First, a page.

Very low birthweight predicts mental health problems many years later

Key clinical point: Clinicians should routinely follow children born at very low birthweight and promote early environmental enrichment for them.

Major finding: In all, 32% of the VLBW cohort had a mental health diagnosis on the DAWBA, compared with 14% of normal-birthweight controls (P < .03).

Data source: Prospective cohort study of 64 children born at very low birthweight (< 1,500 g) and 51 healthy controls.

Disclosures: Shire provided research support. The researchers reported having advisory board relationships with Shire and receiving conference and travel support from the company. They declared no other conflicts of interest.




SAN DIEGO– Children of very low birthweight had higher rates of mental health disorders 10 to 14 years later than did age-matched controls, but teachers generally did not detect these differences, and instead their mental health assessments were associated with children’s socioeconomic status, a prospective study found.

The finding “has implications for mental health service access” and shows that teachers need education about the long-term mental health risks faced by very-low-birthweight (VLBW) children, said Dr. Fiona McNicholas, a visiting professor at Stanford (Calif.) University, and her associates. Clinicians should routinely follow VLBW children and should promote early environmental enrichment for these children, the investigators said at the annual meeting of the American Academy of Child and Adolescent Psychiatry.

Dr. McNicholas and her associates studied 65 children in Dublin, Ireland, who averaged 11.6 years of age (range, 10-14 years) and had weighed less than 1,500 g, or 3.3 pounds, at birth. The investigators matched each VLBW child with the next child born in the same maternity ward who was of normal birthweight and the same sex. Children, their parents, and their teachers all responded to the Strengths & Difficulties Questionnaire (SDQ, regarding the children. The investigators also assessed the children using the Developmental Well-Being Assessment (, they said.Almost one-third (32%) of the VLBW cohort had a mental health diagnosis on the DAWBA, which resembled findings from a recent study in Norway (, reported Dr. McNicholas, also a professor of psychiatry at University College, Dublin. In contrast, only 14% of controls had a DAWBA diagnosis (P = .03), they said.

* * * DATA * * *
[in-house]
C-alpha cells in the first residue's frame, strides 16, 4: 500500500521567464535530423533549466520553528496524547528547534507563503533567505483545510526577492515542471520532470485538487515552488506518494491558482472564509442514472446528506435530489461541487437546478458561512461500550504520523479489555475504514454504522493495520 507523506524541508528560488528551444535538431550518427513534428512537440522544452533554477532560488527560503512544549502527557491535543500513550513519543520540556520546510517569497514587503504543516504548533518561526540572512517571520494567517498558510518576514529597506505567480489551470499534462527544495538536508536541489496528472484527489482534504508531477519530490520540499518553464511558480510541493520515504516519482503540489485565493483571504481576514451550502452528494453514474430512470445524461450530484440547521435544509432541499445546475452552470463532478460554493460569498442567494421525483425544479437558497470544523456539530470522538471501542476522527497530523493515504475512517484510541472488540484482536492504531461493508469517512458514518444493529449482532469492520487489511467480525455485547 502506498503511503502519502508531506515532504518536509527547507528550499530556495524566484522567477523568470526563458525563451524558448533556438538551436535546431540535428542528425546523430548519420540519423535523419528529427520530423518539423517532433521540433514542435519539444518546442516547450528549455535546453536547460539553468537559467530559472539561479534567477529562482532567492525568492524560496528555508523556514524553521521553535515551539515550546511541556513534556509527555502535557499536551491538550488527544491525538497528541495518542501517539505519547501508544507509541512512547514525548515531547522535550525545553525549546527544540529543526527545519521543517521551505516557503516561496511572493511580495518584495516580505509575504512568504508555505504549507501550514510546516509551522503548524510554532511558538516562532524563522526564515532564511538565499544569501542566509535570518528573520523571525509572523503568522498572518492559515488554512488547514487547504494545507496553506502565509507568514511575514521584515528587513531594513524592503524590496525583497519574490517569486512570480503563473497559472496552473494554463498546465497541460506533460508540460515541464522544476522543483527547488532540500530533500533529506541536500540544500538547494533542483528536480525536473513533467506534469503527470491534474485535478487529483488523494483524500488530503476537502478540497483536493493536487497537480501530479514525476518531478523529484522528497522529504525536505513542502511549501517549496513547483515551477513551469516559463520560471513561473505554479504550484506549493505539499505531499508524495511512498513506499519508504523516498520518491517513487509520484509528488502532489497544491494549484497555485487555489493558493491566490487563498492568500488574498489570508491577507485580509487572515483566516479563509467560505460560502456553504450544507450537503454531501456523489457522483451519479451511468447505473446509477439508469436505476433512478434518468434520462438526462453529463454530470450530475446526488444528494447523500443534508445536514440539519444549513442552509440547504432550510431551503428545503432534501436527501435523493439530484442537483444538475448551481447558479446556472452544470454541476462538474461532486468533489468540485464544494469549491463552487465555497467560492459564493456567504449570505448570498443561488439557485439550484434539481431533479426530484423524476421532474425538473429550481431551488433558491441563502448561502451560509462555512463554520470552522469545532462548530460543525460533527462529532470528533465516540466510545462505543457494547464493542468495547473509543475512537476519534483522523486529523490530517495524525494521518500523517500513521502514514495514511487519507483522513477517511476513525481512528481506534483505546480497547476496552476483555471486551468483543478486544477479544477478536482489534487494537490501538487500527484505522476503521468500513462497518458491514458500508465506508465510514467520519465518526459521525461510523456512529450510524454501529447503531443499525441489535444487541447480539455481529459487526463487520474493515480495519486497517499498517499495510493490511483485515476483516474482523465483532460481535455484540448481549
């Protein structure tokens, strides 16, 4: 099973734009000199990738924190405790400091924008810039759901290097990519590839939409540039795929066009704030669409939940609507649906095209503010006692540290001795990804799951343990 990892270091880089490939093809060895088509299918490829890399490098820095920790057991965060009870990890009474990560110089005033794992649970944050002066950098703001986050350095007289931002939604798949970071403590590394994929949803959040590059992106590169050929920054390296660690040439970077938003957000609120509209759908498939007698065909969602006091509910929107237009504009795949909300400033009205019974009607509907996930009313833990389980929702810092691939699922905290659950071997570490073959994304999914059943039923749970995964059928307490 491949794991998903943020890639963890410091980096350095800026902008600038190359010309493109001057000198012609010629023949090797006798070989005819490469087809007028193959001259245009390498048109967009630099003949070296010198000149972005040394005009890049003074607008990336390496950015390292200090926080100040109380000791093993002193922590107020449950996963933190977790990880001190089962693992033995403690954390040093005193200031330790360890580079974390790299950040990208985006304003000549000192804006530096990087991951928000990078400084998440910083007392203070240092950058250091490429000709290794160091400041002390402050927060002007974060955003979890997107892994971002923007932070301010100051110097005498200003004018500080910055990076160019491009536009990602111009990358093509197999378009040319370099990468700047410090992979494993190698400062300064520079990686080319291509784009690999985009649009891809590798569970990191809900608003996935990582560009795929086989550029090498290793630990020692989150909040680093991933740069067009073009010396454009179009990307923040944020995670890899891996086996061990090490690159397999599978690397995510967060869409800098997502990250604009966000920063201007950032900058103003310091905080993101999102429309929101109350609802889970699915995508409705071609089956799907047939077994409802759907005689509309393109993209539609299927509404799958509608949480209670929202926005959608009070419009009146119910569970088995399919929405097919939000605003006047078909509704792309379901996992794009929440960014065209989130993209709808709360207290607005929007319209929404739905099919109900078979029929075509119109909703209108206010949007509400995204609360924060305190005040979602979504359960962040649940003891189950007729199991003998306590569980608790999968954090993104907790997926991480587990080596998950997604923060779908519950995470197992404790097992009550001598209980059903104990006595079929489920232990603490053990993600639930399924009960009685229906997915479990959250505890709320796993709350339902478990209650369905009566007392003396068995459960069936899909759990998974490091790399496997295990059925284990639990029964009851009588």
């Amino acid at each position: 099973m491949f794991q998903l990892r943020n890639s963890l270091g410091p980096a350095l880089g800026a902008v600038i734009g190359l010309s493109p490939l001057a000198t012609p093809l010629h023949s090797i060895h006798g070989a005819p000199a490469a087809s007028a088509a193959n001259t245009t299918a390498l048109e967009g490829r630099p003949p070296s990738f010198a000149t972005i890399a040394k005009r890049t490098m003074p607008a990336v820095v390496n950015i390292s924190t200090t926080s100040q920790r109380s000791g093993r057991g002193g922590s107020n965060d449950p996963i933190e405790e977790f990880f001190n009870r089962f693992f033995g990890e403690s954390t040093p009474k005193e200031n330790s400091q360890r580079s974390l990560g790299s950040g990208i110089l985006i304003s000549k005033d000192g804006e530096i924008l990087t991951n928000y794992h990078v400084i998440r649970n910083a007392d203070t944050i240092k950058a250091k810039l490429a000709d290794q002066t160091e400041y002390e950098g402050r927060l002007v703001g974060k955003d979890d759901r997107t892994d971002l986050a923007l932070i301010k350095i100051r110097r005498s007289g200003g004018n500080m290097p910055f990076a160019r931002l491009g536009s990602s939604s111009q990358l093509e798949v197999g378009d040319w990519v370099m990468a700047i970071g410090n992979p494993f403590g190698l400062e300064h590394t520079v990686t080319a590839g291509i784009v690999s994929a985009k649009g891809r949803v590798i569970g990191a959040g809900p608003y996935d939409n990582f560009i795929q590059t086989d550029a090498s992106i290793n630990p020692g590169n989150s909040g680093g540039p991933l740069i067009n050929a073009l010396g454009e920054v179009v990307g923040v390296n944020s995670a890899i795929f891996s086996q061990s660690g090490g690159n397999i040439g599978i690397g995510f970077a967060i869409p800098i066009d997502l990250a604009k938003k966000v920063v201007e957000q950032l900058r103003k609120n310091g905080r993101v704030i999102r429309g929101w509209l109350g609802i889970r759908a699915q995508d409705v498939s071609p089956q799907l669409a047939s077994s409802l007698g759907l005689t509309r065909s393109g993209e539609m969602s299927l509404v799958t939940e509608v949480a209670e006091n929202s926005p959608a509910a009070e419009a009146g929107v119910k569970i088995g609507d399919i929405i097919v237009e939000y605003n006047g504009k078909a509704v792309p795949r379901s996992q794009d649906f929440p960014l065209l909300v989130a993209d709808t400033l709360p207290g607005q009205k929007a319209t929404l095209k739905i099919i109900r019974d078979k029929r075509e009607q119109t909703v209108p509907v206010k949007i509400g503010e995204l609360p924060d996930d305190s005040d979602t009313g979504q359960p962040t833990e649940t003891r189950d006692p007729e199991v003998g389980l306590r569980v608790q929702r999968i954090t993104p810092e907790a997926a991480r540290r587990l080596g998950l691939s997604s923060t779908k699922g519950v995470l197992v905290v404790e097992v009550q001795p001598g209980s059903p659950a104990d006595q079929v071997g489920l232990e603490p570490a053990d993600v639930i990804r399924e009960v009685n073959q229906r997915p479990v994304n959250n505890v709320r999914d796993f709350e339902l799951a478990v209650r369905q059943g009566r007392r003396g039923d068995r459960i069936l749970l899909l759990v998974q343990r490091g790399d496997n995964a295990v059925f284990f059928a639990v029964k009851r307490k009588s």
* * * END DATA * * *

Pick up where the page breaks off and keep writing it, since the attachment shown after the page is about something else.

The rate of abnormal or clinical scores on the SDQ also was four to five times greater for VLBW children, compared with controls, based on child self-report (20% vs. 4%; P = .028) and parental report (32% vs. 8%; P = .007). Teachers “generally underreported pathology,” the investigators said, so scoring between the two groups (8% vs. 2%; P = .463) while large did not achieve statistical significance. The most common diagnosis was attention-deficit/hyperactivity disorder, which affected 17% of VLBW children and 8% of controls, the researchers added. Anxiety disorders were also common, and rates were slightly higher in VLBW children (12.5%) than among controls (9.8%).

In an analysis of variance test, teachers’ assessments of total SDQ scores depended on children’s socioeconomic status (P < .05) but not on birthweight, IQ score, or gender, reported Dr. McNicholas and her associates. “Initial investment needs to be met with ongoing surveillance and psychoeducation to ensure that disorders are recognized early and offered appropriate interventions,” the investigators concluded.

The overall rate of consent to participate among VLBW children was only 50%, and participants were of higher socioeconomic status than were nonparticipants (P < .001), the researchers noted.

Shire supported the research. The investigators reported advisory board relationships with Shire and received conference and travel support from the company. They declared no other conflicts of interest.

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